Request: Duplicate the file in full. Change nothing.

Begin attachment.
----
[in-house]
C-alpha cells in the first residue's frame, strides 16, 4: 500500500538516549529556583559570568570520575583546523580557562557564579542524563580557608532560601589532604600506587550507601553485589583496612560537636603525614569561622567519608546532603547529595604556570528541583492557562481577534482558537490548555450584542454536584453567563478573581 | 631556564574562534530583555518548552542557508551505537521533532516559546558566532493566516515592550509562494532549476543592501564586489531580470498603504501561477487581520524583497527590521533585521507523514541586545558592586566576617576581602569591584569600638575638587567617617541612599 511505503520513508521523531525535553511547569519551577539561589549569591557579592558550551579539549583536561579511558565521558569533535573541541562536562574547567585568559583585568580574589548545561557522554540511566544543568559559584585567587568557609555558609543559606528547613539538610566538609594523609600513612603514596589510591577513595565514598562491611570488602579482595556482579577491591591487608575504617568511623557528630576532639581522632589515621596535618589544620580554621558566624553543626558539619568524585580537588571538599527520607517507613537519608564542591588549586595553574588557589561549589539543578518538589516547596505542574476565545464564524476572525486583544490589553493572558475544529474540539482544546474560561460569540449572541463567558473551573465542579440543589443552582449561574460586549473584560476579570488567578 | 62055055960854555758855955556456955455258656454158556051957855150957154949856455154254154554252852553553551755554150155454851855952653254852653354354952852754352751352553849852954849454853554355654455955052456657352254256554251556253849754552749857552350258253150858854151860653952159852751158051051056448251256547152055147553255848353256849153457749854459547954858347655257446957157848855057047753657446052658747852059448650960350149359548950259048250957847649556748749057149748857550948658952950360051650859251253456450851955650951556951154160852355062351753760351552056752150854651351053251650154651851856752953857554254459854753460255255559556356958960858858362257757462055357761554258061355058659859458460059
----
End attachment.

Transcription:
[in-house]
C-alpha cells in the first residue's frame, strides 16, 4: 500500500538516549529556583559570568570520575583546523580557562557564579542524563580557608532560601589532604600506587550507601553485589583496612560537636603525614569561622567519608546532603547529595604556570528541583492557562481577534482558537490548555450584542454536584453567563478573581 | 631556564574562534530583555518548552542557508551505537521533532516559546558566532493566516515592550509562494532549476543592501564586489531580470498603504501561477487581520524583497527590521533585521507523514541586545558592586566576617576581602569591584569600638575638587567617617541612599 511505503520513508521523531525535553511547569519551577539561589549569591557579592558550551579539549583536561579511558565521558569533535573541541562536562574547567585568559583585568580574589548545561557522554540511566544543568559559584585567587568557609555558609543559606528547613539538610566538609594523609600513612603514596589510591577513595565514598562491611570488602579482595556482579577491591591487608575504617568511623557528630576532639581522632589515621596535618589544620580554621558566624553543626558539619568524585580537588571538599527520607517507613537519608564542591588549586595553574588557589561549589539543578518538589516547596505542574476565545464564524476572525486583544490589553493572558475544529474540539482544546474560561460569540449572541463567558473551573465542579440543589443552582449561574460586549473584560476579570488567578 | 62055055960854555758855955556456955455258656454158556051957855150957154949856455154254154554252852553553551755554150155454851855952653254852653354354952852754352751352553849852954849454853554355654455955052456657352254256554251556253849754552749857552350258253150858854151860653952159852751158051051056448251256547152055147553255848353256849153457749854459547954858347655257446957157848855057047753657446052658747852059448650960350149359548950259048250957847649556748749057149748857550948658952950360051650859251253456450851955650951556951154160852355062351753760351552056752150854651351053251650154651851856752953857554254459854753460255255559556356958960858858362257757462055357761554258061355058659859458460059